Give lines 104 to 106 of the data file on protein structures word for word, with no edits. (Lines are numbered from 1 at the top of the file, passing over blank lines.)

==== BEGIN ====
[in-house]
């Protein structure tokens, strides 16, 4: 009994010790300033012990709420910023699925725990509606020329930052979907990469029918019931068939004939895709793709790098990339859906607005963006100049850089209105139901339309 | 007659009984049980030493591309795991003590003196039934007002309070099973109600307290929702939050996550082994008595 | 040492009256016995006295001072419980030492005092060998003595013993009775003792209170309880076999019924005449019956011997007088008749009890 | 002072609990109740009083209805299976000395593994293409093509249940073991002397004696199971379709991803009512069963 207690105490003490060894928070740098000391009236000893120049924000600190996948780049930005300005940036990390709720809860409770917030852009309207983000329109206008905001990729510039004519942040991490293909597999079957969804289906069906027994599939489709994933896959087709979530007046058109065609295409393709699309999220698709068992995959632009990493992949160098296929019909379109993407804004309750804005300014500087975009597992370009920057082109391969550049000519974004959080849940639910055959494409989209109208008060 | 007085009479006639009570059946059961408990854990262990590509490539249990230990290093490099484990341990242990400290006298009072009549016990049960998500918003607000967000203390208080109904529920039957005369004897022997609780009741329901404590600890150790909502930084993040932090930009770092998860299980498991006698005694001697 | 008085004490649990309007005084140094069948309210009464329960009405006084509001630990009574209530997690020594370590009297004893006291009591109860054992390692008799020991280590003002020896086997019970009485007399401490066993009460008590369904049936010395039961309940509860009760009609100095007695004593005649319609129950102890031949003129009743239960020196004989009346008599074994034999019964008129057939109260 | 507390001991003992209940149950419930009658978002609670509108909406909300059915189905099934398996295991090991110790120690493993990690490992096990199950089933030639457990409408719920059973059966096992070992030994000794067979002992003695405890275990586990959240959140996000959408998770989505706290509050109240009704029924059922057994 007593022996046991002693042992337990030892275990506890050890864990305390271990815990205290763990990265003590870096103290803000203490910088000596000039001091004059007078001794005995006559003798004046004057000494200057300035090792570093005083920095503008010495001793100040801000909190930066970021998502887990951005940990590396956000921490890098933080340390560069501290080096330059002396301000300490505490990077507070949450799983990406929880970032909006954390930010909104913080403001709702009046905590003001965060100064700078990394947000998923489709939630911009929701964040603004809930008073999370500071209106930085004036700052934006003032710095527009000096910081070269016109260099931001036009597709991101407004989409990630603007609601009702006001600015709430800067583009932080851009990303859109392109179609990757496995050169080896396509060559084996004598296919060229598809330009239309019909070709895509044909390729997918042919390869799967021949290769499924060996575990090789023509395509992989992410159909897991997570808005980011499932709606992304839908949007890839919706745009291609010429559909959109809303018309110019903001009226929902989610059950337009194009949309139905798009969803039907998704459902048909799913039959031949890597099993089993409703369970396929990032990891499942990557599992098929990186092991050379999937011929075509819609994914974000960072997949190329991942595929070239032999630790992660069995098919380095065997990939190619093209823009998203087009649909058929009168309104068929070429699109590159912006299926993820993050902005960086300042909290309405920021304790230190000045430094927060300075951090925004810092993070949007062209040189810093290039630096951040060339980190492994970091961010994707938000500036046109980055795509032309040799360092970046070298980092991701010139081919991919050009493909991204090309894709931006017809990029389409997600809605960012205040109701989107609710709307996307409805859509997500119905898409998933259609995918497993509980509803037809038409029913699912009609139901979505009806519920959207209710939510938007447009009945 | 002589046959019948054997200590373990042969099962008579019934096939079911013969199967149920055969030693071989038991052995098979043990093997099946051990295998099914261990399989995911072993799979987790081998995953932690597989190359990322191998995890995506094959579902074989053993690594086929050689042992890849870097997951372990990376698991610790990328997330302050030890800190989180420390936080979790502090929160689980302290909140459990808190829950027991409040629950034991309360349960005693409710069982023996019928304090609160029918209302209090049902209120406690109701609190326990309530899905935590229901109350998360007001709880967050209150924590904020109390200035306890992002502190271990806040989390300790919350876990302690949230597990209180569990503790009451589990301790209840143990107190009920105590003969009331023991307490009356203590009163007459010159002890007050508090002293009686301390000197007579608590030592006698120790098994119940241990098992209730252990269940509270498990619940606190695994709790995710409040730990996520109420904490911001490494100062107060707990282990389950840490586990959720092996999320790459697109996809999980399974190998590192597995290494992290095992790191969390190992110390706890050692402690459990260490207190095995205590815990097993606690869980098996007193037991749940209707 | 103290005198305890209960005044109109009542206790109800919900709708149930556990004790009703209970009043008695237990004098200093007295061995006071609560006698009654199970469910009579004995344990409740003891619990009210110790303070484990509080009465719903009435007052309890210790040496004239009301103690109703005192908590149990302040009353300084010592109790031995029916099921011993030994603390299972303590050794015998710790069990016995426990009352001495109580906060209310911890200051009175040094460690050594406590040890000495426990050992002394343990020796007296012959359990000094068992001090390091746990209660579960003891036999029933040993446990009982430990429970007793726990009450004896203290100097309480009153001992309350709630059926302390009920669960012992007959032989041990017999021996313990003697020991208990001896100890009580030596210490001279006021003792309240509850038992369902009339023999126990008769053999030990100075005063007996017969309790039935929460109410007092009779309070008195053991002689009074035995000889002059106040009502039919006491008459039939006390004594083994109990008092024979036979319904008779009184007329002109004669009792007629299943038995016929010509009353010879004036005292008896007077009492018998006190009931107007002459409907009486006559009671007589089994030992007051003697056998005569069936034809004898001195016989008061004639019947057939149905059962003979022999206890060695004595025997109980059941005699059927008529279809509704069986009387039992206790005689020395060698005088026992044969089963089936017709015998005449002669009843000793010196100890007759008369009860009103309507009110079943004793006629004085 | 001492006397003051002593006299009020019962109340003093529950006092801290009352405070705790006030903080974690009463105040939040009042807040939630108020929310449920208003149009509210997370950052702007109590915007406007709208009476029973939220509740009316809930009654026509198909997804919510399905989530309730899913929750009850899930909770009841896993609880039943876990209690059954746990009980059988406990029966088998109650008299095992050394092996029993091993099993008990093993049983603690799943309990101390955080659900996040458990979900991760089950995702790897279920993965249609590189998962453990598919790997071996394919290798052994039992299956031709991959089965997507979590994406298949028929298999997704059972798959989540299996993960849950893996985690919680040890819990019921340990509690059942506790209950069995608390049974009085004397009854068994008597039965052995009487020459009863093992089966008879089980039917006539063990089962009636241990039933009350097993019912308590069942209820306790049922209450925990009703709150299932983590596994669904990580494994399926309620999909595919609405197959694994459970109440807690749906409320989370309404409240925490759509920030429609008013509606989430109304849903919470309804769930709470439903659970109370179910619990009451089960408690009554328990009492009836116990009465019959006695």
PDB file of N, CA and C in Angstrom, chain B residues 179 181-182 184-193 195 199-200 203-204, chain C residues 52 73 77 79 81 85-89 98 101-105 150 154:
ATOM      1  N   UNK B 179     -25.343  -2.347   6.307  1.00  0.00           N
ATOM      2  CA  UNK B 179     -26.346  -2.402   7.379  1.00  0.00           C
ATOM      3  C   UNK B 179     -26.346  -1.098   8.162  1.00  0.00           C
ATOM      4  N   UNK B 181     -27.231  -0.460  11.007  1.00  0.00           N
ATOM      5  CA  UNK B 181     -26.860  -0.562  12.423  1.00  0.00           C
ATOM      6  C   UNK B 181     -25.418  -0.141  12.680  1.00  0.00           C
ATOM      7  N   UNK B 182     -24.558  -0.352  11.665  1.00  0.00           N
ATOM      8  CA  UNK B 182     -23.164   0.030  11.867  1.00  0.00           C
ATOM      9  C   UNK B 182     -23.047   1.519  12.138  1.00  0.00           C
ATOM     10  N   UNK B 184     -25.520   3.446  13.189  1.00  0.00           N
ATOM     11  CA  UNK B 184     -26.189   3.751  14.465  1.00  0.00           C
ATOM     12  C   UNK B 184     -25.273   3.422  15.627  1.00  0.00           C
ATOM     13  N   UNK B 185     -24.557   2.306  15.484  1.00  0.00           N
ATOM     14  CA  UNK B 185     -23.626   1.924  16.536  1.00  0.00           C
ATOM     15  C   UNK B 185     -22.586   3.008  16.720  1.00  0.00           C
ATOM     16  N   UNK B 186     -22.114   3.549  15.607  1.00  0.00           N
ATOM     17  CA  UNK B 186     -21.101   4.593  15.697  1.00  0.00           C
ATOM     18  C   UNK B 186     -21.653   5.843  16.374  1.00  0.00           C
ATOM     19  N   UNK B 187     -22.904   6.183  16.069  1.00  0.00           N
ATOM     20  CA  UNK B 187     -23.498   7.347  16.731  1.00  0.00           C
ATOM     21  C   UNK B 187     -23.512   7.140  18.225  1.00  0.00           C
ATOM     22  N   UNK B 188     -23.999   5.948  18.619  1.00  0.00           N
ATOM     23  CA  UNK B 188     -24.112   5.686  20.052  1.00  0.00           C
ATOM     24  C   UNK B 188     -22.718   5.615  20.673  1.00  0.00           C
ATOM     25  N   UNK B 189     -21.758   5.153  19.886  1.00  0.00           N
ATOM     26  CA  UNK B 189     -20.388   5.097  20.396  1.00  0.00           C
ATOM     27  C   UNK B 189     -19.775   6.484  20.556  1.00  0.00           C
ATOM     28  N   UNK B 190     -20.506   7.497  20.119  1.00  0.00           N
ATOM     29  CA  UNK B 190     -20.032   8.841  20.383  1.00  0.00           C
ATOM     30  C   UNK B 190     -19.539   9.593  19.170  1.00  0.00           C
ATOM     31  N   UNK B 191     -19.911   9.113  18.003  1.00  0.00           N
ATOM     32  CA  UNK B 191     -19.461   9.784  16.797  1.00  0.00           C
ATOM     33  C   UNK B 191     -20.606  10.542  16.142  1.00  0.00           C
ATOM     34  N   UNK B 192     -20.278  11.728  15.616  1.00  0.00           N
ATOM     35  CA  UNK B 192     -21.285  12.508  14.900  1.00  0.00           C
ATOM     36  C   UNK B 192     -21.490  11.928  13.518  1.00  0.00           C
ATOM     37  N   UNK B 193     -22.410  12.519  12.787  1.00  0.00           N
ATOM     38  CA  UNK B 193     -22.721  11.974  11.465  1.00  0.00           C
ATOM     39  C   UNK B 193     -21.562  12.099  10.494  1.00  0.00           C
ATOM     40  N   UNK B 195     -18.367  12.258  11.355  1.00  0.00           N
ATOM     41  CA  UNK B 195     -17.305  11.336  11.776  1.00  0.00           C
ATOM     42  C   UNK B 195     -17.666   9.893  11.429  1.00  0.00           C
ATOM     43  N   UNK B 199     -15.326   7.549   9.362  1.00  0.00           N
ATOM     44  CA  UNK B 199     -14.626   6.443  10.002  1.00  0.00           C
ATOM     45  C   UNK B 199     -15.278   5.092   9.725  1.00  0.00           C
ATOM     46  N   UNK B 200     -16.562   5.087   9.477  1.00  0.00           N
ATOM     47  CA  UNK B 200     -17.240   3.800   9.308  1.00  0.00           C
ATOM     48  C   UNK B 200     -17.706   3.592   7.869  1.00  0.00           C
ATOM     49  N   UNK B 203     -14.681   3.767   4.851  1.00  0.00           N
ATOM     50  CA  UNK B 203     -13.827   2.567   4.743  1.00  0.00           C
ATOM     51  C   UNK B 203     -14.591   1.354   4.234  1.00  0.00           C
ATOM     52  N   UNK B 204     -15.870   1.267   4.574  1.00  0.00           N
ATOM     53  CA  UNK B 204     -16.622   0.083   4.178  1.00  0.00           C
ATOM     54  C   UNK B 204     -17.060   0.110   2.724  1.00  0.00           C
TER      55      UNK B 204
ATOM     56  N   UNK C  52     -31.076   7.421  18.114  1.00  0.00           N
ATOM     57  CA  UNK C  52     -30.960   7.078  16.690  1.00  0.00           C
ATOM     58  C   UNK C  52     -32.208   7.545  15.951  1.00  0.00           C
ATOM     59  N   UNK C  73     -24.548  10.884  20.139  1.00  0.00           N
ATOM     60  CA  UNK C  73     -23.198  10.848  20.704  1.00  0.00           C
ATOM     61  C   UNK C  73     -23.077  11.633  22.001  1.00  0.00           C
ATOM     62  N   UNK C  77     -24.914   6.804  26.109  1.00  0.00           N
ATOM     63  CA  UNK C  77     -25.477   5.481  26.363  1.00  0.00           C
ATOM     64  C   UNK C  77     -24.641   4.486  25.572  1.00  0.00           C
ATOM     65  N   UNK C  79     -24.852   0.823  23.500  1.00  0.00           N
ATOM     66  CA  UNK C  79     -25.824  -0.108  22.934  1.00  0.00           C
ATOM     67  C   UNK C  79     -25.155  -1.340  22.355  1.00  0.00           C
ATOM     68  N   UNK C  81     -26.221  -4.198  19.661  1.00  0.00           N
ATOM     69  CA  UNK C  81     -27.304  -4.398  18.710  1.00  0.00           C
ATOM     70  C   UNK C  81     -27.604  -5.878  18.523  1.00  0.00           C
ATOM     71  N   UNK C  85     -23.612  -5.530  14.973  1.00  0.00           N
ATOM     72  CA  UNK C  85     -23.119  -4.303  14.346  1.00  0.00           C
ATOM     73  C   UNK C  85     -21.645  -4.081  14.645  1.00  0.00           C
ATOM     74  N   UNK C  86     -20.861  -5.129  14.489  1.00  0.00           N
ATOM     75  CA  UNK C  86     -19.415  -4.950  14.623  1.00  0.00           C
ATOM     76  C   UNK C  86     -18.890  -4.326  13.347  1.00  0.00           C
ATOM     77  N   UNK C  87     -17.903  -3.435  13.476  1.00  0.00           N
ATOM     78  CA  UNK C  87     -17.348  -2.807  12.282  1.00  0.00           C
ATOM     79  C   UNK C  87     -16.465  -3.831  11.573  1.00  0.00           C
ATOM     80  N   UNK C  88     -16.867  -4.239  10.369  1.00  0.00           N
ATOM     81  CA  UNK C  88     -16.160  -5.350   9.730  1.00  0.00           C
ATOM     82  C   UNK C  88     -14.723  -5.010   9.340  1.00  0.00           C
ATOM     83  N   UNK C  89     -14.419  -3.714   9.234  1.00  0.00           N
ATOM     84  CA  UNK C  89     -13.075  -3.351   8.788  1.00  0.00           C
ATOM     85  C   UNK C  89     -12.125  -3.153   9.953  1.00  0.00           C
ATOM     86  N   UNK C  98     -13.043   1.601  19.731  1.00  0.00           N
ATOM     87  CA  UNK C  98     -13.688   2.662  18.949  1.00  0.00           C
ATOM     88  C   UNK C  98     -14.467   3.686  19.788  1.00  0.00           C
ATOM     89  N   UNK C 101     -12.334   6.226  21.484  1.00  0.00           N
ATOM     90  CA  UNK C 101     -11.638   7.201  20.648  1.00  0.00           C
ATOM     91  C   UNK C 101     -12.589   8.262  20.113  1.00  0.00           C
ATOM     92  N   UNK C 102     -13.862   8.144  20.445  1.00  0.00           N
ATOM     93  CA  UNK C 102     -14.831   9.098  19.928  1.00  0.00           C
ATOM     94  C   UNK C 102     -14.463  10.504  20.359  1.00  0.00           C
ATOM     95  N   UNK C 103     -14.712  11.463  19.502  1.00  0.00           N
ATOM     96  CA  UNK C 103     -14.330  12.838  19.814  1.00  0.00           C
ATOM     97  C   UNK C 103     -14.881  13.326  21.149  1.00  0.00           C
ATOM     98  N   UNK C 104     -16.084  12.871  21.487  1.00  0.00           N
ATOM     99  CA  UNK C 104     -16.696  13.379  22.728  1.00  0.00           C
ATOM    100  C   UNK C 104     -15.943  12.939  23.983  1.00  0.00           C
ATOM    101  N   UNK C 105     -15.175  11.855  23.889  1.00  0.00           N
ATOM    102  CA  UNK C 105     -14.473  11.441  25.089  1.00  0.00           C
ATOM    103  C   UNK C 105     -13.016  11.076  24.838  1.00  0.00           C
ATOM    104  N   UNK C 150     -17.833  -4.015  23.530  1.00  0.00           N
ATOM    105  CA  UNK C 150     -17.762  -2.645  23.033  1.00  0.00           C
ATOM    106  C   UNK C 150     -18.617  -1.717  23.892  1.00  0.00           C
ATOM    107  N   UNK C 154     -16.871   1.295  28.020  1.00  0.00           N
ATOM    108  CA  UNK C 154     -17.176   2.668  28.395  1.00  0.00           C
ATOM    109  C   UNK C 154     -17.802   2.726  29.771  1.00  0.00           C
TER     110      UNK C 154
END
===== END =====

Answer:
ATOM    101  N   UNK C 105     -15.175  11.855  23.889  1.00  0.00           N
ATOM    102  CA  UNK C 105     -14.473  11.441  25.089  1.00  0.00           C
ATOM    103  C   UNK C 105     -13.016  11.076  24.838  1.00  0.00           C